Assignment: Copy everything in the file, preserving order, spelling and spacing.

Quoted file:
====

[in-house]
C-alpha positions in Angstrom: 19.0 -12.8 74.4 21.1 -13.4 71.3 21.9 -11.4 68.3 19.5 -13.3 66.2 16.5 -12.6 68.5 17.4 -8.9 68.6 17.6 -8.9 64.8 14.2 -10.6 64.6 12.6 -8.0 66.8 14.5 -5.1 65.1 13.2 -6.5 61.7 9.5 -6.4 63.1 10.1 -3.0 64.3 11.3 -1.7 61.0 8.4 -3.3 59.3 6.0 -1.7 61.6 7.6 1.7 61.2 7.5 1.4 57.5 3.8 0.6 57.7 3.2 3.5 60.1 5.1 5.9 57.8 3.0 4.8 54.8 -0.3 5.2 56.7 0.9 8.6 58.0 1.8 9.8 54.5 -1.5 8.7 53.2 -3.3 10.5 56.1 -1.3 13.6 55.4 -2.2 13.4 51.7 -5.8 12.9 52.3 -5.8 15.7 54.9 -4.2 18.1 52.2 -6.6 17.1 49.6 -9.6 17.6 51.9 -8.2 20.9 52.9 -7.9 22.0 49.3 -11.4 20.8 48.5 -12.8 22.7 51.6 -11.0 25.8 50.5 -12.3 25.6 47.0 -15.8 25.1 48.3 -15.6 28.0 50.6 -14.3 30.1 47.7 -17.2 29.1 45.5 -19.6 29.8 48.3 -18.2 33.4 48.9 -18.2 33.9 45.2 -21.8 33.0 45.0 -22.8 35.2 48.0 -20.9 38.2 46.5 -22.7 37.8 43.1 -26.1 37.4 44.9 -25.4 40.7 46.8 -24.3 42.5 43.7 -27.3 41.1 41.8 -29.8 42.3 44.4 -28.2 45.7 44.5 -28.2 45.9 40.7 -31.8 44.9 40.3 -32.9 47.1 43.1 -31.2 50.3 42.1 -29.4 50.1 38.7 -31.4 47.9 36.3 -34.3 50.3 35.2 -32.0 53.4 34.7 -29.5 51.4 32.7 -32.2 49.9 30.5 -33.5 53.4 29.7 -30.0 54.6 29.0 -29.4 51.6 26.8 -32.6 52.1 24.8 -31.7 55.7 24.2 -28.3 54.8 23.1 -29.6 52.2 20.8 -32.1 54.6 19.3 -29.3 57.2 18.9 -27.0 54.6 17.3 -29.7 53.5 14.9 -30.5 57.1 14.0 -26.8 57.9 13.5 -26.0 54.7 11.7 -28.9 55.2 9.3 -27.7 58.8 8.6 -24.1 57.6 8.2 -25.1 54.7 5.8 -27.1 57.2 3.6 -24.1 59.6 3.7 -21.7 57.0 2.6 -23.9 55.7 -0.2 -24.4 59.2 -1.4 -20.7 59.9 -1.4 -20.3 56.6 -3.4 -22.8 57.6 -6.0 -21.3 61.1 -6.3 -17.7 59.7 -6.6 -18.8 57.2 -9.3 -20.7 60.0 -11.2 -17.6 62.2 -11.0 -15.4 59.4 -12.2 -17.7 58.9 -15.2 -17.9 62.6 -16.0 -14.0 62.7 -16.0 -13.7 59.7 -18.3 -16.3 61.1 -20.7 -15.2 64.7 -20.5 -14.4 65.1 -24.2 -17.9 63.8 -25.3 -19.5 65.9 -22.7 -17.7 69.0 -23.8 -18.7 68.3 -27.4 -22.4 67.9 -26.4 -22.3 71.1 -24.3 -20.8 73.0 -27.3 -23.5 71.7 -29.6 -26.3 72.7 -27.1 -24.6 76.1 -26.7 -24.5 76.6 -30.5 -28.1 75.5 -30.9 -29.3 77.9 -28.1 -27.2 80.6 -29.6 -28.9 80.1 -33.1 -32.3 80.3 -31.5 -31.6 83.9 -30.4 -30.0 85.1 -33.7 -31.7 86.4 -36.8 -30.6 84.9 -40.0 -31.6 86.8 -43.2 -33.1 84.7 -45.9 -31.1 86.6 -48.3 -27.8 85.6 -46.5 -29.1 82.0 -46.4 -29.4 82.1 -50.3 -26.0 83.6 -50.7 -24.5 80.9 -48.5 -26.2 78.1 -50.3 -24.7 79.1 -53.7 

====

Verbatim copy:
[in-house]
C-alpha positions in Angstrom: 19.0 -12.8 74.4 21.1 -13.4 71.3 21.9 -11.4 68.3 19.5 -13.3 66.2 16.5 -12.6 68.5 17.4 -8.9 68.6 17.6 -8.9 64.8 14.2 -10.6 64.6 12.6 -8.0 66.8 14.5 -5.1 65.1 13.2 -6.5 61.7 9.5 -6.4 63.1 10.1 -3.0 64.3 11.3 -1.7 61.0 8.4 -3.3 59.3 6.0 -1.7 61.6 7.6 1.7 61.2 7.5 1.4 57.5 3.8 0.6 57.7 3.2 3.5 60.1 5.1 5.9 57.8 3.0 4.8 54.8 -0.3 5.2 56.7 0.9 8.6 58.0 1.8 9.8 54.5 -1.5 8.7 53.2 -3.3 10.5 56.1 -1.3 13.6 55.4 -2.2 13.4 51.7 -5.8 12.9 52.3 -5.8 15.7 54.9 -4.2 18.1 52.2 -6.6 17.1 49.6 -9.6 17.6 51.9 -8.2 20.9 52.9 -7.9 22.0 49.3 -11.4 20.8 48.5 -12.8 22.7 51.6 -11.0 25.8 50.5 -12.3 25.6 47.0 -15.8 25.1 48.3 -15.6 28.0 50.6 -14.3 30.1 47.7 -17.2 29.1 45.5 -19.6 29.8 48.3 -18.2 33.4 48.9 -18.2 33.9 45.2 -21.8 33.0 45.0 -22.8 35.2 48.0 -20.9 38.2 46.5 -22.7 37.8 43.1 -26.1 37.4 44.9 -25.4 40.7 46.8 -24.3 42.5 43.7 -27.3 41.1 41.8 -29.8 42.3 44.4 -28.2 45.7 44.5 -28.2 45.9 40.7 -31.8 44.9 40.3 -32.9 47.1 43.1 -31.2 50.3 42.1 -29.4 50.1 38.7 -31.4 47.9 36.3 -34.3 50.3 35.2 -32.0 53.4 34.7 -29.5 51.4 32.7 -32.2 49.9 30.5 -33.5 53.4 29.7 -30.0 54.6 29.0 -29.4 51.6 26.8 -32.6 52.1 24.8 -31.7 55.7 24.2 -28.3 54.8 23.1 -29.6 52.2 20.8 -32.1 54.6 19.3 -29.3 57.2 18.9 -27.0 54.6 17.3 -29.7 53.5 14.9 -30.5 57.1 14.0 -26.8 57.9 13.5 -26.0 54.7 11.7 -28.9 55.2 9.3 -27.7 58.8 8.6 -24.1 57.6 8.2 -25.1 54.7 5.8 -27.1 57.2 3.6 -24.1 59.6 3.7 -21.7 57.0 2.6 -23.9 55.7 -0.2 -24.4 59.2 -1.4 -20.7 59.9 -1.4 -20.3 56.6 -3.4 -22.8 57.6 -6.0 -21.3 61.1 -6.3 -17.7 59.7 -6.6 -18.8 57.2 -9.3 -20.7 60.0 -11.2 -17.6 62.2 -11.0 -15.4 59.4 -12.2 -17.7 58.9 -15.2 -17.9 62.6 -16.0 -14.0 62.7 -16.0 -13.7 59.7 -18.3 -16.3 61.1 -20.7 -15.2 64.7 -20.5 -14.4 65.1 -24.2 -17.9 63.8 -25.3 -19.5 65.9 -22.7 -17.7 69.0 -23.8 -18.7 68.3 -27.4 -22.4 67.9 -26.4 -22.3 71.1 -24.3 -20.8 73.0 -27.3 -23.5 71.7 -29.6 -26.3 72.7 -27.1 -24.6 76.1 -26.7 -24.5 76.6 -30.5 -28.1 75.5 -30.9 -29.3 77.9 -28.1 -27.2 80.6 -29.6 -28.9 80.1 -33.1 -32.3 80.3 -31.5 -31.6 83.9 -30.4 -30.0 85.1 -33.7 -31.7 86.4 -36.8 -30.6 84.9 -40.0 -31.6 86.8 -43.2 -33.1 84.7 -45.9 -31.1 86.6 -48.3 -27.8 85.6 -46.5 -29.1 82.0 -46.4 -29.4 82.1 -50.3 -26.0 83.6 -50.7 -24.5 80.9 -48.5 -26.2 78.1 -50.3 -24.7 79.1 -53.7 